Dealu Mare Vineyard
“Wine’s Stone”, as Dealu Mare vineyard is known, has an old wine-growing tradition, as confirmed archaeological diggings. First written documents about the existence of grape-vine crops in this region dates back to XIVth and XVth centuries. Foreign records tell it used to produce a wine with a “buttery, yet with a big and lasting taste”, comparing it to Europe’s best wines.
This vineyard was well-renowned for its red-wine grape-variety crops. Nicolae Iorga documented in a Slavic missionary’s notes, who went by the name of Bacsici, saying that “the most important vineyards of Muntenia during Constantin Brâncoveanu’s time (1688-1724) were those around Dealu Mare, nearby Ploieşti”. Even in that time, Dealu Mare vineyard’s wines were renowned through their profusion and exceptional qualities, being highly requested even abroad. The vineyards remained most renowned for the Feteasca Neagra native grape-variety.
Somewhere around IVth century, in Pietroasele, Atanaric Visigoth king hid his treasure, known as the Pietroasele Treasure or the Petrossa Treasure. It is said that when this thesaurus was hidden by the Visigoths for fear of the Huns, grape-vine crops were an important element in these lands.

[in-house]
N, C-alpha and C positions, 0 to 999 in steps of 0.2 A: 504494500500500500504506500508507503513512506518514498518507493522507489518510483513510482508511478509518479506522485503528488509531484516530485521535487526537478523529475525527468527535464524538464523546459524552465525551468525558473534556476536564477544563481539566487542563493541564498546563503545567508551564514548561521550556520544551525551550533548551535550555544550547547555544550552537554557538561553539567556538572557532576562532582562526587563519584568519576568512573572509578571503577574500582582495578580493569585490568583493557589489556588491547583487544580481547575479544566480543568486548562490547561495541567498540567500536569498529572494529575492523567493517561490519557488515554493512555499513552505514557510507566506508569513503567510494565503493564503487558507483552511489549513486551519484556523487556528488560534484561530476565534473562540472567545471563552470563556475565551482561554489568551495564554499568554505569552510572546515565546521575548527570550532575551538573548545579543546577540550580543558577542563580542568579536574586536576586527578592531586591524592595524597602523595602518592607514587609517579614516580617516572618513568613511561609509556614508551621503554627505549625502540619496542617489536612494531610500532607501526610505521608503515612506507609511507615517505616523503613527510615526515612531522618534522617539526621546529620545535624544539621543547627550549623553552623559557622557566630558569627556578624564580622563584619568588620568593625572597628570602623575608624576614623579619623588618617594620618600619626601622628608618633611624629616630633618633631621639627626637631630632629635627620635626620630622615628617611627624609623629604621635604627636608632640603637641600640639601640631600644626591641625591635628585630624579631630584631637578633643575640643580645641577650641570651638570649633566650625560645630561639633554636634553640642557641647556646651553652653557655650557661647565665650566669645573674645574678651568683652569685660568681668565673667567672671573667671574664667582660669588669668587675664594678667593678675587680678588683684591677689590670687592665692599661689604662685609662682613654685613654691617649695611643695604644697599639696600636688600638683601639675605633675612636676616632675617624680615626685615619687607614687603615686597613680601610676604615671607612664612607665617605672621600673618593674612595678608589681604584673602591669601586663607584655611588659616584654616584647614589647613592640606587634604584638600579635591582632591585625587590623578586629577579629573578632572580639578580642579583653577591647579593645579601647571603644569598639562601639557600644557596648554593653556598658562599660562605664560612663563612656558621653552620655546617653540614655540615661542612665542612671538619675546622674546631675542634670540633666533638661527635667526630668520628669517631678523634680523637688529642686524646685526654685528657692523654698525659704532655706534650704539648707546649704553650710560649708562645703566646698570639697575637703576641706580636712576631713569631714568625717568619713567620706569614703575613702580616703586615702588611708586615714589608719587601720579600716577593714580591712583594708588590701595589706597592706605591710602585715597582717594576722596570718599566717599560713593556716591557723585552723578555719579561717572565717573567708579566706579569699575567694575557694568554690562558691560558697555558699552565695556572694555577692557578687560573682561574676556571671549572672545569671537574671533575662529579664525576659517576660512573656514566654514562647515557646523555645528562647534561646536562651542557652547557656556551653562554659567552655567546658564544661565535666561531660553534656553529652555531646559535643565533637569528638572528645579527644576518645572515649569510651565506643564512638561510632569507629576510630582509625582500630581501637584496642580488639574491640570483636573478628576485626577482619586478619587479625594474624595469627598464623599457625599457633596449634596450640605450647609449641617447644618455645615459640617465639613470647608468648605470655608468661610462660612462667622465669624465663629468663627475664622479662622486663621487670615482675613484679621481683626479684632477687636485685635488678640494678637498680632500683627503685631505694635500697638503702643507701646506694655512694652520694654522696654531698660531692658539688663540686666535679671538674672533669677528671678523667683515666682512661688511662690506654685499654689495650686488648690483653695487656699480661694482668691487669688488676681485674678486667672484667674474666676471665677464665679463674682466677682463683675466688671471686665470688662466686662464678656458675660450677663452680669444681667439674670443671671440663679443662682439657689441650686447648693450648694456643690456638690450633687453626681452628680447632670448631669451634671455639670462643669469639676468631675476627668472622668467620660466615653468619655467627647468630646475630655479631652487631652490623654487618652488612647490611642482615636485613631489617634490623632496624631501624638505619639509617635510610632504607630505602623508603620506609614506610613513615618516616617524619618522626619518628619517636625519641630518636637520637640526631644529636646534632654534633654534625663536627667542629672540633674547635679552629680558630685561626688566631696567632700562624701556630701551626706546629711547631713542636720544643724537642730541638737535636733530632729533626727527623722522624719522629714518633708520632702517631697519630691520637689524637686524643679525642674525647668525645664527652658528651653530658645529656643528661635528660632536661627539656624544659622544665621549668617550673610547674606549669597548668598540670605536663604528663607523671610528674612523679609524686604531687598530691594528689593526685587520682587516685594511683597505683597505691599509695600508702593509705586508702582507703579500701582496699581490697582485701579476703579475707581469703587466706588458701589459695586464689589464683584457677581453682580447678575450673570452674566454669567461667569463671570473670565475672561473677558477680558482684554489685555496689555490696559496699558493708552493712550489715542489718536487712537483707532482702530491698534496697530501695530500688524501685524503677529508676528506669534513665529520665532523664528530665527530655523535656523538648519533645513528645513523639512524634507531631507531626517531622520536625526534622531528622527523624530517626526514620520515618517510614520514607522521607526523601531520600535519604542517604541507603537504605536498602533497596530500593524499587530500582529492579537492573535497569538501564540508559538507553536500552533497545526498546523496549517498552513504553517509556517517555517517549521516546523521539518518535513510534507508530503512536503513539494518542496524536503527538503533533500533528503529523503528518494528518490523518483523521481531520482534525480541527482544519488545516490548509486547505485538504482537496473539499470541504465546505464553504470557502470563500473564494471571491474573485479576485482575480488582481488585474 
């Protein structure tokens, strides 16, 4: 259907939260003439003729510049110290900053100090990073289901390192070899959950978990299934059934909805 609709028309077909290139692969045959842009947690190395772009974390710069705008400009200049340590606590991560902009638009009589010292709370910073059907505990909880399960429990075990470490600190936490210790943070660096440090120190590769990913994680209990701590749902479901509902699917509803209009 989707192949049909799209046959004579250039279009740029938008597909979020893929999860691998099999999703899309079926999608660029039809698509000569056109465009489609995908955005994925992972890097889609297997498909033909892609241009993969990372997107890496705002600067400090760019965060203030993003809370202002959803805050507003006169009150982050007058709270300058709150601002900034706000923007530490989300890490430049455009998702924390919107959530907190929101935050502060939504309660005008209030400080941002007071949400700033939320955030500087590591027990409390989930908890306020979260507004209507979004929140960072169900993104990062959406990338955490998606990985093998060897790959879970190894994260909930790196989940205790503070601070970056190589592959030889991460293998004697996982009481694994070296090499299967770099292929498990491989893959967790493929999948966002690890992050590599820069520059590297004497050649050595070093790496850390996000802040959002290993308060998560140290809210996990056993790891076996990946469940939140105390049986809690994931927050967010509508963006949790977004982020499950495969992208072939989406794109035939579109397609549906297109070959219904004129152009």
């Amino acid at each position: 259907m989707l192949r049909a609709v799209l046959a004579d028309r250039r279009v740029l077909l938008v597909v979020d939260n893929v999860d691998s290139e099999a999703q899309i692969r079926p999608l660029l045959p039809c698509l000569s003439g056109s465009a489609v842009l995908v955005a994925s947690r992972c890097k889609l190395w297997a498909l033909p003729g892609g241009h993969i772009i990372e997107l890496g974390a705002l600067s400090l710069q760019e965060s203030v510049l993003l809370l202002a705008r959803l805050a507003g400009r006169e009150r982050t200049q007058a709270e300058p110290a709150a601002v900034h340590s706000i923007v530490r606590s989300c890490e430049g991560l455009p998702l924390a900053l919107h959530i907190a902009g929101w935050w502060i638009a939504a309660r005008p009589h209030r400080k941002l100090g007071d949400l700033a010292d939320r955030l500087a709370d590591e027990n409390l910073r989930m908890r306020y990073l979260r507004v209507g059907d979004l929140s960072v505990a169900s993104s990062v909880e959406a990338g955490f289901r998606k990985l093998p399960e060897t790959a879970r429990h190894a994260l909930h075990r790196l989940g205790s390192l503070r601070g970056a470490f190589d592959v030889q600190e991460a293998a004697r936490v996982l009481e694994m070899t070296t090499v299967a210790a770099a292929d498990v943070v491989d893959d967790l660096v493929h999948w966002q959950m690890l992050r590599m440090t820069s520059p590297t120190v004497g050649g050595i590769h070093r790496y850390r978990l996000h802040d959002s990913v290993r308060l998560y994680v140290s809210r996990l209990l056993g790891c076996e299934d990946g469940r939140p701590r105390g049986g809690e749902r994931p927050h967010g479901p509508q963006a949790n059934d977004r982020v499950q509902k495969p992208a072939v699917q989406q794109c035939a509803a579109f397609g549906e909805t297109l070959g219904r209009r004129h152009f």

Owing to the tradition and the climate exceptionally suited for grape-growing, in Pietroasele, the first wine-growing nursery of Romania’s modern epoch was established, in 1893, followed by the establishment of a grafting school, in 1894. Another event in this vineyard’s history, as well as Romanian viticulture’s history, occurred in 1924, when the Pietroasa Viticulture and Oenology Station was established, the first profile research unit in the country.